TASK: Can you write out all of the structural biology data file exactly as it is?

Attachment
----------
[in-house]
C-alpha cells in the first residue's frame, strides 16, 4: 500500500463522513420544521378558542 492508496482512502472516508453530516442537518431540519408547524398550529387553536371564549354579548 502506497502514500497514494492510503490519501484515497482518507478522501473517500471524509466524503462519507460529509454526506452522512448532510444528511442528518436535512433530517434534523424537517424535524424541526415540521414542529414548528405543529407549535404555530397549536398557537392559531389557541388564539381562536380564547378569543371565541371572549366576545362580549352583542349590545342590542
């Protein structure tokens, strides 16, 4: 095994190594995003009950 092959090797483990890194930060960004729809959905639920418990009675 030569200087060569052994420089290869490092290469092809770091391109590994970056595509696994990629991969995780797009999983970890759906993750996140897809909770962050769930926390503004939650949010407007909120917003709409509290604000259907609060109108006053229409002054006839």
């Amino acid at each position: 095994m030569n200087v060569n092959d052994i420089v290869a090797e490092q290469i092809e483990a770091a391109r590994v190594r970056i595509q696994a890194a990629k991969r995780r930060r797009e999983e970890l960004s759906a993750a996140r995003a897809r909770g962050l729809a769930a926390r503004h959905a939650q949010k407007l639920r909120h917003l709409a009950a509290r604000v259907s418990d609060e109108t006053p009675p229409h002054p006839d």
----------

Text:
[in-house]
C-alpha cells in the first residue's frame, strides 16, 4: 500500500463522513420544521378558542 492508496482512502472516508453530516442537518431540519408547524398550529387553536371564549354579548 502506497502514500497514494492510503490519501484515497482518507478522501473517500471524509466524503462519507460529509454526506452522512448532510444528511442528518436535512433530517434534523424537517424535524424541526415540521414542529414548528405543529407549535404555530397549536398557537392559531389557541388564539381562536380564547378569543371565541371572549366576545362580549352583542349590545342590542
């Protein structure tokens, strides 16, 4: 095994190594995003009950 092959090797483990890194930060960004729809959905639920418990009675 030569200087060569052994420089290869490092290469092809770091391109590994970056595509696994990629991969995780797009999983970890759906993750996140897809909770962050769930926390503004939650949010407007909120917003709409509290604000259907609060109108006053229409002054006839």
């Amino acid at each position: 095994m030569n200087v060569n092959d052994i420089v290869a090797e490092q290469i092809e483990a770091a391109r590994v190594r970056i595509q696994a890194a990629k991969r995780r930060r797009e999983e970890l960004s759906a993750a996140r995003a897809r909770g962050l729809a769930a926390r503004h959905a939650q949010k407007l639920r909120h917003l709409a009950a509290r604000v259907s418990d609060e109108t006053p009675p229409h002054p006839d």